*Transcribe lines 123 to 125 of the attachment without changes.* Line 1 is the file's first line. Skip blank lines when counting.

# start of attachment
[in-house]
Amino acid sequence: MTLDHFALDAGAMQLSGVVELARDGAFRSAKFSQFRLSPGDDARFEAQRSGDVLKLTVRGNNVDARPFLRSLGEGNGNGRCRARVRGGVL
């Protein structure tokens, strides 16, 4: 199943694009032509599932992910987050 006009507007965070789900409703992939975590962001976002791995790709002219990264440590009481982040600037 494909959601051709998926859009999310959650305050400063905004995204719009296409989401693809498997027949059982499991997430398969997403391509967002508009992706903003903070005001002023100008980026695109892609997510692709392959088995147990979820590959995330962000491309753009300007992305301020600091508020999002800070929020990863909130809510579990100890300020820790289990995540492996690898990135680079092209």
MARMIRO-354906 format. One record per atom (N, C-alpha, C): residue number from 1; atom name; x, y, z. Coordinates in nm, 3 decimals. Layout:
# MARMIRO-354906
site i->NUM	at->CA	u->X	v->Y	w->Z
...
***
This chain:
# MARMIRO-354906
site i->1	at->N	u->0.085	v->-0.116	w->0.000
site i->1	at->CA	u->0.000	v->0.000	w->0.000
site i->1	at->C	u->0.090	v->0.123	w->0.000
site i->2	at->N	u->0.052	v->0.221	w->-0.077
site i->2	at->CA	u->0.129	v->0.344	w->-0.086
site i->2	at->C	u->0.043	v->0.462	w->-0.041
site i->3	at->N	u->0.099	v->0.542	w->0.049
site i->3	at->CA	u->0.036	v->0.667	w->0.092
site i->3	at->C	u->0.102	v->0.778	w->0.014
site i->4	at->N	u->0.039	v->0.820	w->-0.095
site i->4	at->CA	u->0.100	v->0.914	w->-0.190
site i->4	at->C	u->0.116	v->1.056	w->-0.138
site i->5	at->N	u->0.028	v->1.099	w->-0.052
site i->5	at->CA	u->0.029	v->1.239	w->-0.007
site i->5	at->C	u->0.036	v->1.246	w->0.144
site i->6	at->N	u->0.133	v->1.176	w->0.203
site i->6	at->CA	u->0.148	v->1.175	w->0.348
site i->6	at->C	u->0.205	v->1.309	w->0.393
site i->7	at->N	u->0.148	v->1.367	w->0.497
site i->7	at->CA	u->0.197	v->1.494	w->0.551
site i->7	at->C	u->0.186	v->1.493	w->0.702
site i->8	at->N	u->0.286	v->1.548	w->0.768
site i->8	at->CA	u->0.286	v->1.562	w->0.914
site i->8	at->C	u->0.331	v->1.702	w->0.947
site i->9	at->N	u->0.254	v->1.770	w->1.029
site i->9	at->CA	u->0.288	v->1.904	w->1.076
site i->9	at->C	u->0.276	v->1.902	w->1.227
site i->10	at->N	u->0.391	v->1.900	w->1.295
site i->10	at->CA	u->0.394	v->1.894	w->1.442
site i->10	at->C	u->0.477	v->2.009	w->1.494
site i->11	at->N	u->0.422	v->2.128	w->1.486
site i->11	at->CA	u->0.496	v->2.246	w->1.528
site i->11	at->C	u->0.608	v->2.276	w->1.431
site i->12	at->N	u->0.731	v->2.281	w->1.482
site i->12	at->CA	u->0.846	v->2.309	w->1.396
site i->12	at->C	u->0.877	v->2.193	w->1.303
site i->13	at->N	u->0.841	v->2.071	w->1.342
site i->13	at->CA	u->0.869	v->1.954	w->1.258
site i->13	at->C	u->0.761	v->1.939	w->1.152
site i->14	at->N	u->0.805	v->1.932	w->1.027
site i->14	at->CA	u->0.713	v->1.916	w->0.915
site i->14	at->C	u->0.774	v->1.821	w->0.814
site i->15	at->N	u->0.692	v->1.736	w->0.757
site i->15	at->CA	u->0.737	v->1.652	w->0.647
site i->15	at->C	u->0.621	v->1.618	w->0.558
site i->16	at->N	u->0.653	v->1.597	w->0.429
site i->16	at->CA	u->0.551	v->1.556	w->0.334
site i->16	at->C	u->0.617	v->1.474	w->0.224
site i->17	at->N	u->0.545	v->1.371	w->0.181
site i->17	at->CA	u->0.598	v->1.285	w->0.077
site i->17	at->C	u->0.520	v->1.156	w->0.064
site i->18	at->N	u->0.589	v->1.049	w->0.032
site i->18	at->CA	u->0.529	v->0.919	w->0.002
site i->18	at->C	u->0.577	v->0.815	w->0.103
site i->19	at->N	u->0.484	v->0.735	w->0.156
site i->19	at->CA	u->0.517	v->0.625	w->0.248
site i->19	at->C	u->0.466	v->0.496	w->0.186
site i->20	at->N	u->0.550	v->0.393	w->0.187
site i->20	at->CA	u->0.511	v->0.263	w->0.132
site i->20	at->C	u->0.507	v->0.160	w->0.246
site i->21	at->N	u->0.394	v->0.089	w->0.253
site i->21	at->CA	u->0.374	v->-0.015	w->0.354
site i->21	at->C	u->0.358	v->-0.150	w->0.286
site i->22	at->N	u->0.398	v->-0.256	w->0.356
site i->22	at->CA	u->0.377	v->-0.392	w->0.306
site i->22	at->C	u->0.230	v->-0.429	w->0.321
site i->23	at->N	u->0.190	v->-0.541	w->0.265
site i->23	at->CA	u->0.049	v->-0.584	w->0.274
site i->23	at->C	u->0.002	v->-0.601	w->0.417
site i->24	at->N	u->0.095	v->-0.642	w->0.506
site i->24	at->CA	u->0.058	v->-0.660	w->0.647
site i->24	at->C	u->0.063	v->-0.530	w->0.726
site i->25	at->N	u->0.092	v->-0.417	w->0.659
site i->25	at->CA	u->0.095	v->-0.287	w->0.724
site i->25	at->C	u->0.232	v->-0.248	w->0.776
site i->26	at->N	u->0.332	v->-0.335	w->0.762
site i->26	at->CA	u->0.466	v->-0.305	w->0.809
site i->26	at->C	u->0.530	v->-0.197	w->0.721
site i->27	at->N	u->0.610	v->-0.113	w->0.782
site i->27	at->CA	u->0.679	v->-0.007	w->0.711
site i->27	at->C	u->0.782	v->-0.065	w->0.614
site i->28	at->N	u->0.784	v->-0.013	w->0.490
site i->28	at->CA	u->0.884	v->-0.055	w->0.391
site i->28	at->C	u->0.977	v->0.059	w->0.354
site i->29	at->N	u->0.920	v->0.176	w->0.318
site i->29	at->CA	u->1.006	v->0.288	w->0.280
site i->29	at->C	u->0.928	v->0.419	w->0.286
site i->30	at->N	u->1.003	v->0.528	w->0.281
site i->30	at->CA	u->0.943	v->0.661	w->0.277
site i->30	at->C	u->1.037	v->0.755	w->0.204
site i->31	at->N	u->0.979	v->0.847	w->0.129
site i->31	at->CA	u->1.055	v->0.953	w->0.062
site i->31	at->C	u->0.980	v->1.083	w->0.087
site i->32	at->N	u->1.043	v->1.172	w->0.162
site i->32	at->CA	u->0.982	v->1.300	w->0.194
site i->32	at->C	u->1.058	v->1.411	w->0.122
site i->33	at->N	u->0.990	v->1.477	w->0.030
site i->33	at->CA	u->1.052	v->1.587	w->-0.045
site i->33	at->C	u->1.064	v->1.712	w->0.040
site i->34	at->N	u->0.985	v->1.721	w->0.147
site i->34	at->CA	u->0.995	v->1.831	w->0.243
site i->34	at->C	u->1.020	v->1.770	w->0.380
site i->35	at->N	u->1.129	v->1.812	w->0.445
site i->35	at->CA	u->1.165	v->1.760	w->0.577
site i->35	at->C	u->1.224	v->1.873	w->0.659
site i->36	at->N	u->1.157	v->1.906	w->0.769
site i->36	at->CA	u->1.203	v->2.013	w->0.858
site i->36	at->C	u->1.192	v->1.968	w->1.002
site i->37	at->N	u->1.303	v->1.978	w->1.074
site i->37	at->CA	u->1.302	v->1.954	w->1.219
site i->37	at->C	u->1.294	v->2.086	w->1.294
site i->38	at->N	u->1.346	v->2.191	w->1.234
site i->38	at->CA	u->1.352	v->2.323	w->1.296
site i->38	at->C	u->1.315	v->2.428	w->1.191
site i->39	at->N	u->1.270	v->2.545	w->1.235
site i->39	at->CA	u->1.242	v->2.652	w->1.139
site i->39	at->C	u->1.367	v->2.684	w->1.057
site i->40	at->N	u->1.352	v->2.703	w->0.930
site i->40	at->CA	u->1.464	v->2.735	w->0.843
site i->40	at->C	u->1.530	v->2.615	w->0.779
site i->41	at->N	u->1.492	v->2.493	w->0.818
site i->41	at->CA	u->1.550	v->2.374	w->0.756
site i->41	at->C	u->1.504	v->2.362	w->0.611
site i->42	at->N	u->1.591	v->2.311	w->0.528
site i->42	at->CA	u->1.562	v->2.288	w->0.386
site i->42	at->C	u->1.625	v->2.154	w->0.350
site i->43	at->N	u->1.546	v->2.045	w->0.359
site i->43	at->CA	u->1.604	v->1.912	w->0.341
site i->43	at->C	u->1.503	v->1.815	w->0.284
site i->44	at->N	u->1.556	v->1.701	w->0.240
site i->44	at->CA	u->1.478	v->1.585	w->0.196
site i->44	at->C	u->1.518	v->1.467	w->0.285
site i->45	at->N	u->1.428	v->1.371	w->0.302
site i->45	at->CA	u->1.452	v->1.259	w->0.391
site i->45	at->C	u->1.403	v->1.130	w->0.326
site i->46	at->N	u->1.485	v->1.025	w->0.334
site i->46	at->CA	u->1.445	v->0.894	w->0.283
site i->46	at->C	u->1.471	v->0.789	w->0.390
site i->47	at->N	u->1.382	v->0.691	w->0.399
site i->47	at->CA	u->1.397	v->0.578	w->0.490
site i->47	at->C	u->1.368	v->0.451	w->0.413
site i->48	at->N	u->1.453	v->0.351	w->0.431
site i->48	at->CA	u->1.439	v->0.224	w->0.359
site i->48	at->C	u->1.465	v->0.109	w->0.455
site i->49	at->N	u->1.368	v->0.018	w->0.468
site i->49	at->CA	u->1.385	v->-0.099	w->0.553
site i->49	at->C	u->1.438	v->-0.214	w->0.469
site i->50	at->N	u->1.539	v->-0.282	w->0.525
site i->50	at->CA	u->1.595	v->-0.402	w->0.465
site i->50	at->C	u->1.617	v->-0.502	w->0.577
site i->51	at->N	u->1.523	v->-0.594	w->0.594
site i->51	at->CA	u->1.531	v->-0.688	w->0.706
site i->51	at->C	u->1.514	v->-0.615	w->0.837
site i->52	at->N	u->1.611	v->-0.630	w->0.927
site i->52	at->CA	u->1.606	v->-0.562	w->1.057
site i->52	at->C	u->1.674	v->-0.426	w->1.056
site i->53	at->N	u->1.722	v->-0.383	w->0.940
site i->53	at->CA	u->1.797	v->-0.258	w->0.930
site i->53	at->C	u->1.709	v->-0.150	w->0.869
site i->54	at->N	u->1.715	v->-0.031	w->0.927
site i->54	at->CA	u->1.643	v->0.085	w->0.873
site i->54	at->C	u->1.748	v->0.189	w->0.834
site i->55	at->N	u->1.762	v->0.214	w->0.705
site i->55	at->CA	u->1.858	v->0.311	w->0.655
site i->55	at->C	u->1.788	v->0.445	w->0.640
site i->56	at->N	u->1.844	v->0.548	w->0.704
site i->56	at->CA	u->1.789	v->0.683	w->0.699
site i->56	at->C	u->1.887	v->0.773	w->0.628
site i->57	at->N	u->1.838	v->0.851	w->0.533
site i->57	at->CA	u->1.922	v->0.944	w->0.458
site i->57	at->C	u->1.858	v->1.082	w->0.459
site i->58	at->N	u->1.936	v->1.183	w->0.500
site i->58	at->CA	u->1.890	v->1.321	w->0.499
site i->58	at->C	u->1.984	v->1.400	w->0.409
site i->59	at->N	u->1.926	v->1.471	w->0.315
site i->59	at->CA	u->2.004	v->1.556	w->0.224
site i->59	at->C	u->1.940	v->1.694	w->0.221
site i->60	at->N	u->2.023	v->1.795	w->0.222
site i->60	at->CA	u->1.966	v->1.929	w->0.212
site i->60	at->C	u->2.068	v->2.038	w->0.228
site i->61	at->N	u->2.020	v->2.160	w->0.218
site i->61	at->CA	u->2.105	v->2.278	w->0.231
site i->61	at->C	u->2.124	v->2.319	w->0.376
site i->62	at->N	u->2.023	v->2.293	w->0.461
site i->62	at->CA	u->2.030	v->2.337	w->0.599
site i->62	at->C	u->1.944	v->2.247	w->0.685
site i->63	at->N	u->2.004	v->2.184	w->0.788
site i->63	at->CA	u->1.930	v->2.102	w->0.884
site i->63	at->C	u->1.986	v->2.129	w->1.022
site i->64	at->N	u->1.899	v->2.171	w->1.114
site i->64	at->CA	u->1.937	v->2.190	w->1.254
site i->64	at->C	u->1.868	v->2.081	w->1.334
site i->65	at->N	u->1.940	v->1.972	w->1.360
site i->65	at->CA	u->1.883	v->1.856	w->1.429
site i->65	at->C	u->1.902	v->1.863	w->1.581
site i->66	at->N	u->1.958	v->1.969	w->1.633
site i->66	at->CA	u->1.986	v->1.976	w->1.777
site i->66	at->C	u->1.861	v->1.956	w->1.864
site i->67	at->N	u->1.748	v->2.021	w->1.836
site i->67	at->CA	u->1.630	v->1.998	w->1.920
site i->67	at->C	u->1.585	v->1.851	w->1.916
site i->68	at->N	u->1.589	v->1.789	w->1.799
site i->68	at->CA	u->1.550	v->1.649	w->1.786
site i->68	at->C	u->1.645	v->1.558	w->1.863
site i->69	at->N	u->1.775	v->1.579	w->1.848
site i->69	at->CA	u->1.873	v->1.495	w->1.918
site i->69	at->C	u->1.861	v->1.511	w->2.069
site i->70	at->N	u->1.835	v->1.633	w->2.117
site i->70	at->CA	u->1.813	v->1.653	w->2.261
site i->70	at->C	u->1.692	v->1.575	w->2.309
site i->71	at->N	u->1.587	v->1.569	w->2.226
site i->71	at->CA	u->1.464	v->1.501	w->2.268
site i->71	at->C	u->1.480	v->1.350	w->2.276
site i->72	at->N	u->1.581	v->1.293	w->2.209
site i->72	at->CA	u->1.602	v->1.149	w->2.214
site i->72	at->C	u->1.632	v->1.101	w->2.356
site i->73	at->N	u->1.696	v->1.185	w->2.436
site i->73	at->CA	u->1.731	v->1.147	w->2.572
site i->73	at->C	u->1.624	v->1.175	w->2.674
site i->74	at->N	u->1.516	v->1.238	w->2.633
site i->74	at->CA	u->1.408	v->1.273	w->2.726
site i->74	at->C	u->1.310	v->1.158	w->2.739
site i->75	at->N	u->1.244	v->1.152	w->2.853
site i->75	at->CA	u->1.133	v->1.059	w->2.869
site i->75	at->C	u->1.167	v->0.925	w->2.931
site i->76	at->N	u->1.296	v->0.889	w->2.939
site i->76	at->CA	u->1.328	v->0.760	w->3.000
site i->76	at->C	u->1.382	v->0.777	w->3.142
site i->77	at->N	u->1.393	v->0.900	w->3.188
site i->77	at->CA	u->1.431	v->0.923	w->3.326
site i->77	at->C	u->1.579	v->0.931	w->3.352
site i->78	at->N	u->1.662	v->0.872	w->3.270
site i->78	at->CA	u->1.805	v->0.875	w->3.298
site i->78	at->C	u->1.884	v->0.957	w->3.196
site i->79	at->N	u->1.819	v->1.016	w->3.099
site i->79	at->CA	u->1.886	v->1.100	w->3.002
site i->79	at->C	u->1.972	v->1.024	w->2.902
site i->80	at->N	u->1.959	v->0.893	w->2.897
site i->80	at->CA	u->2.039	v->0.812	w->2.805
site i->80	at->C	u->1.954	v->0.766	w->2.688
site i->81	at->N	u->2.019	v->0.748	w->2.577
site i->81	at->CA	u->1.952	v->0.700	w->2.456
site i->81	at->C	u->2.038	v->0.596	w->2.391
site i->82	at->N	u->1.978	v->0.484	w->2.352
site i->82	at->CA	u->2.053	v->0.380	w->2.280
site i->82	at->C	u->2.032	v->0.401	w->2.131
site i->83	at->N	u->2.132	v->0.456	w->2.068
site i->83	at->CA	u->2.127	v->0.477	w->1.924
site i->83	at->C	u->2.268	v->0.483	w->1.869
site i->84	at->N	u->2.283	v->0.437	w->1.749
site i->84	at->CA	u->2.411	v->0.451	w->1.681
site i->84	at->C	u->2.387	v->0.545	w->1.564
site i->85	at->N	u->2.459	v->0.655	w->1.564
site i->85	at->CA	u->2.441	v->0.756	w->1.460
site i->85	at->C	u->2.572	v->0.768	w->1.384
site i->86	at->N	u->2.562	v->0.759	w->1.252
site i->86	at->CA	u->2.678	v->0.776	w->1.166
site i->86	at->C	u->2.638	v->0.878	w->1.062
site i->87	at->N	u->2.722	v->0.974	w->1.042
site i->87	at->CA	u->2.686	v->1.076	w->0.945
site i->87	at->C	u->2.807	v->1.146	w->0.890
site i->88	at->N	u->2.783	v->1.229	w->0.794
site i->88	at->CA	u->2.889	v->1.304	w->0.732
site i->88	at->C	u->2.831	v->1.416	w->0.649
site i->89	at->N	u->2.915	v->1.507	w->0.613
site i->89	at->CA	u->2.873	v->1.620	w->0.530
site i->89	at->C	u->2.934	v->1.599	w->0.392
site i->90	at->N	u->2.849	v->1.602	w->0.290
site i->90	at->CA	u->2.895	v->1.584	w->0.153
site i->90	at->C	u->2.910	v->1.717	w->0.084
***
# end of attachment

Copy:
site i->38	at->CA	u->1.352	v->2.323	w->1.296
site i->38	at->C	u->1.315	v->2.428	w->1.191
site i->39	at->N	u->1.270	v->2.545	w->1.235